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Sacramento State’s Dance House Rocks

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The ability to artistically create dance choreography that moves and energizes people is something that Sacramento State’s Department of Theatre and Dance knows how to do well. The sold-out show on Wednesday, Nov. 15, at 6:30 p.m., indicated that the student-choreographed “Dance House” is definitely a must-see event — that is, if you can get a ticket.

The small theater provides for an intimate evening, but it also creates a problem getting a seat. The best advice is to “Get your tickets early,” says Philip Flickinger, dance professor at Sacramento State.

“These students are talented,” says Flickinger. “They provide concertgoers with a chance to experience the wide world of dance … there is a lot going on out there, but this show has relatable pieces for any audience member to connect to. We strive to bring the personal experiences of our students into entertaining dances for the audience.”

Producing a show like “Dance House” takes a combined effort. Some of the dance students are required to volunteer to work on the technical side of the program, which includes lights and music engineering. Leanne Ruiz, Diego Campos and Jacob Anderson, who are all dance majors at Sac State, have learned firsthand what it takes to put on a show like this.

“I like working on the technical side of things,” says Anderson. “I feel like it helps me to understand the whole production process. That way, I know what both sides are doing.”

One of the sound engineers for “Dance House,” Ruiz said, “I love being involved in every way. I eventually want to move to LA, where I would like to pursue a dance career.”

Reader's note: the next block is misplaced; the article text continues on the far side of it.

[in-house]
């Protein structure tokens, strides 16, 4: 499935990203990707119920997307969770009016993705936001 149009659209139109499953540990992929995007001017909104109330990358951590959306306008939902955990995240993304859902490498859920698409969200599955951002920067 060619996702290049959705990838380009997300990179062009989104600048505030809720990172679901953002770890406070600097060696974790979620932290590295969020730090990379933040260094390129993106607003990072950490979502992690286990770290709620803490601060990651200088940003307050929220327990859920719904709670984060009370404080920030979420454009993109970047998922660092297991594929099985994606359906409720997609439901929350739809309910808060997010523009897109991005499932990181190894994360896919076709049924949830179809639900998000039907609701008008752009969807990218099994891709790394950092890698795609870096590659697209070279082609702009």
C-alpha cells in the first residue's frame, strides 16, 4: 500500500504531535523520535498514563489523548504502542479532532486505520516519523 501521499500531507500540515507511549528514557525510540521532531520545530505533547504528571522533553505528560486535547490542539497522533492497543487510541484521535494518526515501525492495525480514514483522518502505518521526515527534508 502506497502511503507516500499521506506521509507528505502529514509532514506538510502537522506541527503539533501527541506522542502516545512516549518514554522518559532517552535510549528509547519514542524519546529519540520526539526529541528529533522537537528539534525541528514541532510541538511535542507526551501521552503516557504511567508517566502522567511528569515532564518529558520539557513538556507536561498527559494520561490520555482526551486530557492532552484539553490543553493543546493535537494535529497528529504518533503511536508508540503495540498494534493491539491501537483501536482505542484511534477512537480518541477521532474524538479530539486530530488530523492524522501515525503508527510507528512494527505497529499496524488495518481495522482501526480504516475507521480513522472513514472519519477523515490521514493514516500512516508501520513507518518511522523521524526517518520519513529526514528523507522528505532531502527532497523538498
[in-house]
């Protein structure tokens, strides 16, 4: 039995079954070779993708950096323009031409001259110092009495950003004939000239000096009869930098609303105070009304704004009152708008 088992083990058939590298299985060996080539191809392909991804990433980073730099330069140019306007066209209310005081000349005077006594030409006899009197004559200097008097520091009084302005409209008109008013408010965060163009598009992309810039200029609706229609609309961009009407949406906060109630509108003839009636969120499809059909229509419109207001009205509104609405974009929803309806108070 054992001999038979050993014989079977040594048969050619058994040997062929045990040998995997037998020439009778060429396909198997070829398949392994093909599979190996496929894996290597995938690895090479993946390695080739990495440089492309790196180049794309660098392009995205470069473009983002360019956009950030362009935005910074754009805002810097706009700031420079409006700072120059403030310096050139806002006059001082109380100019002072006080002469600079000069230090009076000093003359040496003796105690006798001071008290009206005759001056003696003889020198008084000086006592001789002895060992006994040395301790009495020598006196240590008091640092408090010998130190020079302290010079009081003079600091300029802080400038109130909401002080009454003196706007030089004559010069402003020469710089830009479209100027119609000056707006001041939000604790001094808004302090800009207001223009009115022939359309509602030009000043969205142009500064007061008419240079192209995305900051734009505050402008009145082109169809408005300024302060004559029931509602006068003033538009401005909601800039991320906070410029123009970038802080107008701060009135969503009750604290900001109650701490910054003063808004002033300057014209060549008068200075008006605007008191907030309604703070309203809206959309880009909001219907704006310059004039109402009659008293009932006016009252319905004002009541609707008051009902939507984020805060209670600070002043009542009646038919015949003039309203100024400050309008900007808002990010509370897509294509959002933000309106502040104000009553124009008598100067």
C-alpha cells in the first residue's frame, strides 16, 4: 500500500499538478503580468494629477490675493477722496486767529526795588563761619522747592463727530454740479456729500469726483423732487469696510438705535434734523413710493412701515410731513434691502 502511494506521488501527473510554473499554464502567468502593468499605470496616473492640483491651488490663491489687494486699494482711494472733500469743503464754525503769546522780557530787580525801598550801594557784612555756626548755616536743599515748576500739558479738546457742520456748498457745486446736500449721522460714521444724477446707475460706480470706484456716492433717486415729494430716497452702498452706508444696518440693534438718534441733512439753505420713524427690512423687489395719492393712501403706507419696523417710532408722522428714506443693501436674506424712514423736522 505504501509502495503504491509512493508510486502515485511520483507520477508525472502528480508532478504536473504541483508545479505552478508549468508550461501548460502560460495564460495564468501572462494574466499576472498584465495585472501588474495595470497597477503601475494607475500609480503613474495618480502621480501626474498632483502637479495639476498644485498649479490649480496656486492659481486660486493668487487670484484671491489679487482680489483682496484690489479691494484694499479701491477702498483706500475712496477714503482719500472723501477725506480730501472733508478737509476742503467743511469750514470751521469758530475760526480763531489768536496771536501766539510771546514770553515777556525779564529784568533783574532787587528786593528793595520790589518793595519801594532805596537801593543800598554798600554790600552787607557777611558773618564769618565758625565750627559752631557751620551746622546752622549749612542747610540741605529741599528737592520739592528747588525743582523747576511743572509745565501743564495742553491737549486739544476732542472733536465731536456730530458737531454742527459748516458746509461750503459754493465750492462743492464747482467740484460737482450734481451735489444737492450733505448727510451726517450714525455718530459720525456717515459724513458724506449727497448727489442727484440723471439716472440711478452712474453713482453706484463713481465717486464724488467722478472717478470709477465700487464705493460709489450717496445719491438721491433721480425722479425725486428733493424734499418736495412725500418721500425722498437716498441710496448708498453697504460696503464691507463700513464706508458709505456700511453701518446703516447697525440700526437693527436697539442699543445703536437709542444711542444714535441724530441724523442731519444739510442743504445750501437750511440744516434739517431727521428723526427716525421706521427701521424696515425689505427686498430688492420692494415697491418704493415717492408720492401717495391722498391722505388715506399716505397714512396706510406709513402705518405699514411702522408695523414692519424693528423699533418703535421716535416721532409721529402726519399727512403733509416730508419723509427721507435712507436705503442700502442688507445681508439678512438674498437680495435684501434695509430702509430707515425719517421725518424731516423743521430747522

And Campos, who plans on getting his master’s degree in choreography at Sac State, and who sits next to Ruiz at the mixing board for the production, nods his head. “I really like the training I’m getting at Sac State. I feel like it is going to help me in my career also.”

The audience, a mix of students and parents, seemed excited to watch the evening’s dance performances. “You just have to receive it,” says Emily Vang, a 19-year-old social sciences major. “Dance is a powerful way of expression, and it’s how I like to express myself … I’m here because I have to write a paper about this, but I’m also here to see my friends (in the production).”

The motivation for going to the performance may have been out of need, but some were also curious. Shannon Chris, a 26-year-old biology major, said, “I’m really hyped to see the performance and the messages that they (the choreographers) will convey.”

The message, although open to interpretation, was somewhat clarified at the end of the show, when the choreographers held a Q-and-A session. They took 30 minutes or so to explain their motivations for choosing the music and movements of the dancers.

The central theme of each choreographer hit on their own personal experience with pain, sadness, overcoming obstacles and coming of age. They conveyed this feeling with a combination of music that they love, to dance that they dreamed.

Nichole Matthews, a dance major and choreographer, told the story of a book she read over the summer, which gave her the vision for her piece. “I tend to be very emotional about everything,” Matthews said. “My piece was about gritting through personal struggles and pain, so that in the end you don’t give up.”

“Dance House” play both Friday and Saturday, Nov. 16-17, at 8 p.m., and Sunday, Nov. 18, at 2 p.m. Seats are limited and they tend to sell out. For additional information, you can go on the Web and click http://www.csus.edu/dram/.

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